As a result, the Jehovah’s Witnesses thrive on quoting John 17:3 and 1 Corinthians 8:6. Those verses seem to support the JW position and refute ours.

Those verses do refute ours. They do not, however, support the JW view, and that’s why there’s so many other verses that we can use to answer the Jehovah’s Witnesses.

Verses Versus Verses

Today, with all our various modern traditions, it is normal for churches to use verses against one another. One church uses verses that seem to teach eternal security, and another church uses verses that seem to teach we can lose our salvation.

This doesn’t seem to bother us. We present our verses, and as long as we think we have more verses than the other church, then we can hold onto our doctrine.

It’s almost like we’re content to believe the Bible contradicts itself!

It doesn’t contradict itself. We’ve simply lost a lot of apostolic teachings over the centuries, and we’re not interested enough to get them back!

(By the way, I cover apostolic teaching on eternal security and losing your salvation on numerous pages of my Christian history site, such as one I titled Sola Fide.)

Summing Up the Council of Nicea

According to the Council of Nicea—and according to the Bible and the writings of the churches prior to Nicea—there is one God, the Father.

Then, either eternally—so that it had always happened, there being no time prior to the beginning—or in the beginning the one God, the Father, gave birth to his Word. The Word was "begotten, not made."

The Son was not created from nothing. He was, quite literally, the Word or Reason of God. Formerly, inside of the Father, having always existed inside of the Father, he was birthed as a second person to Almighty God, thus making God the Father and the Word his Son.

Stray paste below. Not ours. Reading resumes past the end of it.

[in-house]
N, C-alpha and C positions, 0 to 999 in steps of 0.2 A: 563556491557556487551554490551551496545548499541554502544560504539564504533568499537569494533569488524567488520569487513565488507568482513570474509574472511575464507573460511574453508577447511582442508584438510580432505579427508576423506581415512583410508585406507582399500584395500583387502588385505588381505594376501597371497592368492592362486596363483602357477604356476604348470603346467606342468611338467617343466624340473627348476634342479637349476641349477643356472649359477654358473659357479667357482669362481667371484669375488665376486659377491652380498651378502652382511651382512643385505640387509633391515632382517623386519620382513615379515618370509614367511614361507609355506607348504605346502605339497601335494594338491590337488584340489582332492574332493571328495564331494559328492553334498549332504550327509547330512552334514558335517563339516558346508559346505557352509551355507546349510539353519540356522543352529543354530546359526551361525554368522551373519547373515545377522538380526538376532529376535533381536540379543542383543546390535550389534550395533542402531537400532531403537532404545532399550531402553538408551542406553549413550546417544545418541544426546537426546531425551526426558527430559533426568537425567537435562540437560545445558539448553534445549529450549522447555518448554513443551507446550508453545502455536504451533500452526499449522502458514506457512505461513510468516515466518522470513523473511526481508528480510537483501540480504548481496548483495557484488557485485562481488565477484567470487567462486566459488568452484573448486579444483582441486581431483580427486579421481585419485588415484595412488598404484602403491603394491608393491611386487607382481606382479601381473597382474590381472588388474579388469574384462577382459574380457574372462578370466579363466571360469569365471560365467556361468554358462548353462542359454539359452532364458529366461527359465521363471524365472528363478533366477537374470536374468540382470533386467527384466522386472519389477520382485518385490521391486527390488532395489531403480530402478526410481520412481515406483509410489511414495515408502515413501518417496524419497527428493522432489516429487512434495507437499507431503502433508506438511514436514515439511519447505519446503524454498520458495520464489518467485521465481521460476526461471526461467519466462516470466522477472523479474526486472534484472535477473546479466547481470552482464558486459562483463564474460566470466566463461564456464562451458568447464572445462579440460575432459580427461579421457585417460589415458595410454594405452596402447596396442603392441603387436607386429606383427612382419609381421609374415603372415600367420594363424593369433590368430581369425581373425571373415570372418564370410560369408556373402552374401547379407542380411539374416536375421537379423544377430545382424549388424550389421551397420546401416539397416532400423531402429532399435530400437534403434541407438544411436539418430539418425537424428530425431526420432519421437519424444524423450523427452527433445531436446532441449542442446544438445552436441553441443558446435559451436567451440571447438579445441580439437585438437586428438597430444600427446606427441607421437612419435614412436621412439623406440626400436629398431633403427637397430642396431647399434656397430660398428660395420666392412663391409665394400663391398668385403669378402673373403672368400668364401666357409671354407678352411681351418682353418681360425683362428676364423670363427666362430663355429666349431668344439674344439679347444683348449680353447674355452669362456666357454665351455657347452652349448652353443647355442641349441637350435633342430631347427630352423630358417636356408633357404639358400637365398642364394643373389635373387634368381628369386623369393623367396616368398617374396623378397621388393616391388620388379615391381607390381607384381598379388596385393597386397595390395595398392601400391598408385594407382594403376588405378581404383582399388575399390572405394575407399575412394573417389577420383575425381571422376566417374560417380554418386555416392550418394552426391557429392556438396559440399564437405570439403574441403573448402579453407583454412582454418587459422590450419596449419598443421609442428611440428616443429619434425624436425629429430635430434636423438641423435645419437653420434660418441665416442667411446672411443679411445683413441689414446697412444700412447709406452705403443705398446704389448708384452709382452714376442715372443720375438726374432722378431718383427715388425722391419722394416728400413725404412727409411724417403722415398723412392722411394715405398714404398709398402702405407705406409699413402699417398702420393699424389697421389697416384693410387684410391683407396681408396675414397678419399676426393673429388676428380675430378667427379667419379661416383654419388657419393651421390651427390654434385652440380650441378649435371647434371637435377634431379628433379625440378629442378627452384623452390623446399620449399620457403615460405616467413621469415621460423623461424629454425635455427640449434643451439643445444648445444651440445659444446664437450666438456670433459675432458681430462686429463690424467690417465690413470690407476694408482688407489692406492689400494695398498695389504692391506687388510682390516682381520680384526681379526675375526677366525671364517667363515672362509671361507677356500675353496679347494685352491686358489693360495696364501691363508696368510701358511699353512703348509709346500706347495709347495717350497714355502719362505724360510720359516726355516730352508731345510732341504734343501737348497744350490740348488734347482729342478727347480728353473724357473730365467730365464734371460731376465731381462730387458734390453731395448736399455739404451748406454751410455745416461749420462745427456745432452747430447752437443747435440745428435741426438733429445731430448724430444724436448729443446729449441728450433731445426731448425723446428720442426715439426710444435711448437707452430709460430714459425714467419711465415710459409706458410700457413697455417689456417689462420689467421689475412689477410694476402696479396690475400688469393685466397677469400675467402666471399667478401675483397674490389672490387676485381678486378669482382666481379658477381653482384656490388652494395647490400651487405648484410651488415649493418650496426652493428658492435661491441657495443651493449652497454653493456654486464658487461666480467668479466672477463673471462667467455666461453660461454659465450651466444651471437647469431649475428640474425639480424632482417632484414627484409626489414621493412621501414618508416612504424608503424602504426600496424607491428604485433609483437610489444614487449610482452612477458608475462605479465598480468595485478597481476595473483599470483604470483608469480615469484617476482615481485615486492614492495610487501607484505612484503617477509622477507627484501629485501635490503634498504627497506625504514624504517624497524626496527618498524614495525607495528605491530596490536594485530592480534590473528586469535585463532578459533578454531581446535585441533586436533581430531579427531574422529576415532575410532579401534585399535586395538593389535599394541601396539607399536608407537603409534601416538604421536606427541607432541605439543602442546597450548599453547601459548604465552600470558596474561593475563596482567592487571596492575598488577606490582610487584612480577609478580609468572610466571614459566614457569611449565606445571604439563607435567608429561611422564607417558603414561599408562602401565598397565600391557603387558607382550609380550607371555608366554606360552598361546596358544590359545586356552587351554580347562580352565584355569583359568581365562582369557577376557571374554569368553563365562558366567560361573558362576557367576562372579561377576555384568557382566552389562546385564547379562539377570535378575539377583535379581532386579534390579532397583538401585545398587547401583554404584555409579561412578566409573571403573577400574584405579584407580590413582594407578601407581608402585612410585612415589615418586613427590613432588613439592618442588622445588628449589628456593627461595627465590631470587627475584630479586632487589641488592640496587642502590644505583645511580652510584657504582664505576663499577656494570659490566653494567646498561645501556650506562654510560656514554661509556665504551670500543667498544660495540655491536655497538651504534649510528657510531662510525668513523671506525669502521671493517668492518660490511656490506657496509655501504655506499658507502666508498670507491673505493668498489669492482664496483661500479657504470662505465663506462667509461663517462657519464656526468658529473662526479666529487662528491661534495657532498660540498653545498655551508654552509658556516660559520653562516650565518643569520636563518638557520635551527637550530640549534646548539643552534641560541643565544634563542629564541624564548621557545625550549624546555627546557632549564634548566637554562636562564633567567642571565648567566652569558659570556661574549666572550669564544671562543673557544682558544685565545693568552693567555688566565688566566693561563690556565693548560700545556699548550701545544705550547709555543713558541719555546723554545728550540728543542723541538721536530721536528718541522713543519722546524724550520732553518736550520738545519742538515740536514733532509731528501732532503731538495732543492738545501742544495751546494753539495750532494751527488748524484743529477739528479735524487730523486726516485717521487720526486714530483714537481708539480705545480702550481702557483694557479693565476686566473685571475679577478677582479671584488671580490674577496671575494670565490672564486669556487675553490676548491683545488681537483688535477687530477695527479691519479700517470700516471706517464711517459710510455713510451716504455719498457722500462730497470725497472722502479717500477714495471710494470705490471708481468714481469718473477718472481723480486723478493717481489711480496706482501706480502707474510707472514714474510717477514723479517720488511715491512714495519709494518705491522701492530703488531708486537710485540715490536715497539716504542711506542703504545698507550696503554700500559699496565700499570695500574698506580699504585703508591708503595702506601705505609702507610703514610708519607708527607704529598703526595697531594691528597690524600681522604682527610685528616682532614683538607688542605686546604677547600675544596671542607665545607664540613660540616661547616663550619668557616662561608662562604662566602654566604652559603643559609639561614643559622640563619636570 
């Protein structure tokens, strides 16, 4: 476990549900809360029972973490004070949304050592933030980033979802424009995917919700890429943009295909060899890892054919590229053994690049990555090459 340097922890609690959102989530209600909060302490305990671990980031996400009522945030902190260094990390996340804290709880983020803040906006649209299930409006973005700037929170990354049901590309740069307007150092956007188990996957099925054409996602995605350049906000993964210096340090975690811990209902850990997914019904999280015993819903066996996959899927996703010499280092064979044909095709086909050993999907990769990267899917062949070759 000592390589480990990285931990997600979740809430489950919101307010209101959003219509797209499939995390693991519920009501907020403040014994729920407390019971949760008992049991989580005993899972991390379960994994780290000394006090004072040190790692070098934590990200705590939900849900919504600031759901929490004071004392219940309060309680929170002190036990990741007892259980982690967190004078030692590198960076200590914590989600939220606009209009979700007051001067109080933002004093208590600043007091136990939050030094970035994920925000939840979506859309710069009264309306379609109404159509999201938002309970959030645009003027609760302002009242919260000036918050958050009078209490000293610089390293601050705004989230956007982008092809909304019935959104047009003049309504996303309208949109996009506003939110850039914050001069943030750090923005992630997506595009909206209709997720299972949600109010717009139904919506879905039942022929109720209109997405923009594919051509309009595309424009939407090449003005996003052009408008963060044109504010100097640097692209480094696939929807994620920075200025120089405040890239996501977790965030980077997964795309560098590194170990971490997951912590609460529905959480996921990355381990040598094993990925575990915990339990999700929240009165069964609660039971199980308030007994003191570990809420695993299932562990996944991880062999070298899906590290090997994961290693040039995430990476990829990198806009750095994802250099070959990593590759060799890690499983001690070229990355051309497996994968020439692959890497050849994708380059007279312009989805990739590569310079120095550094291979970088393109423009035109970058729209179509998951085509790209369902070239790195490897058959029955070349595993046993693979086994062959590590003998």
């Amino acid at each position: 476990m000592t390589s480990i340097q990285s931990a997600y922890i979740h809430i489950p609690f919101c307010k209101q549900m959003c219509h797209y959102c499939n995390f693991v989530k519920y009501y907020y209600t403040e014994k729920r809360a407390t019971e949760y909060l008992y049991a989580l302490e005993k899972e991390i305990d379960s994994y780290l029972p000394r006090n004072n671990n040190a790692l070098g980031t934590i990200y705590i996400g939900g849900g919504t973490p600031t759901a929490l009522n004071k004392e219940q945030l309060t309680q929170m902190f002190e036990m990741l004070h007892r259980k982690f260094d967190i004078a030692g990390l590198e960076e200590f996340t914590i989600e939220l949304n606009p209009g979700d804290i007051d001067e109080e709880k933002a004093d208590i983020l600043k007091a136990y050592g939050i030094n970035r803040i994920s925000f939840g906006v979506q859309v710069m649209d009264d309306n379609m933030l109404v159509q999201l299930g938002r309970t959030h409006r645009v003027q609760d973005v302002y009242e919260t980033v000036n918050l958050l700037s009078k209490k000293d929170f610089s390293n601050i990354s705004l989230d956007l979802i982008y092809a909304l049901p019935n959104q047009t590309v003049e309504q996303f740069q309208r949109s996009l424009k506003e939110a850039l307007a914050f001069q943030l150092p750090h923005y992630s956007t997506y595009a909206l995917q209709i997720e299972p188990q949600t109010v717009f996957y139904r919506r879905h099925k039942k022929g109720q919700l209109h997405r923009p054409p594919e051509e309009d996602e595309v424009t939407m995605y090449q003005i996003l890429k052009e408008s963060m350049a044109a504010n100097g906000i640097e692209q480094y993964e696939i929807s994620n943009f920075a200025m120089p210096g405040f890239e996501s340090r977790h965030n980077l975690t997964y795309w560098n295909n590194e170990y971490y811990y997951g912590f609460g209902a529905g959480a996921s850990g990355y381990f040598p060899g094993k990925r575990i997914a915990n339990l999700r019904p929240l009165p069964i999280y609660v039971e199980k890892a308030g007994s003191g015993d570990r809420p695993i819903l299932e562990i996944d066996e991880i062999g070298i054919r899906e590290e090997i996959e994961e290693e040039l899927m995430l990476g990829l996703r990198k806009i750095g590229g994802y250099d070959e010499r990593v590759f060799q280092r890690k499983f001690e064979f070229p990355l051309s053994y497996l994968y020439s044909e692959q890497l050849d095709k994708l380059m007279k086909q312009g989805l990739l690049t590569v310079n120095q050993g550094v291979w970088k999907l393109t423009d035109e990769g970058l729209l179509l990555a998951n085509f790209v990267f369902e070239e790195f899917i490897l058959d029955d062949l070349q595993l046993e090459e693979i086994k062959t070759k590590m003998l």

What About the Holy Spirit?

The Council of Nicea doesn’t address this. They state simply, "We believe in the Holy Spirit."

The Scriptures don’t address the subject of God’s Spirit very well, either, though I should point out that the Spirit of God is mentioned throughout the Old Testament, yet the Jews didn’t (and still don’t) teach a duality. They don’t teach two persons in one God. They simply mention God’s Spirit.

Later, after Nicea, the Church added that the Spirit "proceeds from the Father." (I use "churches" prior to Nicea because that’s how it worked. After Nicea, once there were general councils and four bishops who ruled over all of Christendom, I use "Church.")

Sometime before A.D. 800, the Roman Catholic Church made it "proceeds from the Father and the Son," and the Roman Catholics and the Orthodox are still divided over that to this day.

Scriptural and Early Church Support

This blog is already incredibly long. I did not fill it with Scripture or early church quotes. You can find such references at Christian History for Everyman.

I will point out that the early churches used to quote Psalm 45:1 from the Septuagint, "My heart has emitted a good Word," and Prov. 22:8, "The Lord created me the beginning of his ways and works," to support their view.

Like John 17:3 and 1 Cor. 8:6, the Jehovah’s Witnesses have co-opted Prov. 22:8 to their view because we have forgotten what the early church taught.

I’d like us to be able to understand the Scriptures for what they say, know what the apostles taught their churches, and understand the Nicene Creed.

Thus, this post on my blog.

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2 Responses to The Trinity, the Council of Nicea, and the Substance of God

  1. Pingback: The Rest of the Old Old Story » Grace and Peace

  2. Jeremiah Briggs says:

    I'm usually on a different page but……. its apparent that facts and information on God is more important to many folks rather than being known by Him i.e. " Depart from me ye workers of iniquity. I never knew you" Sigh.. The debates continue………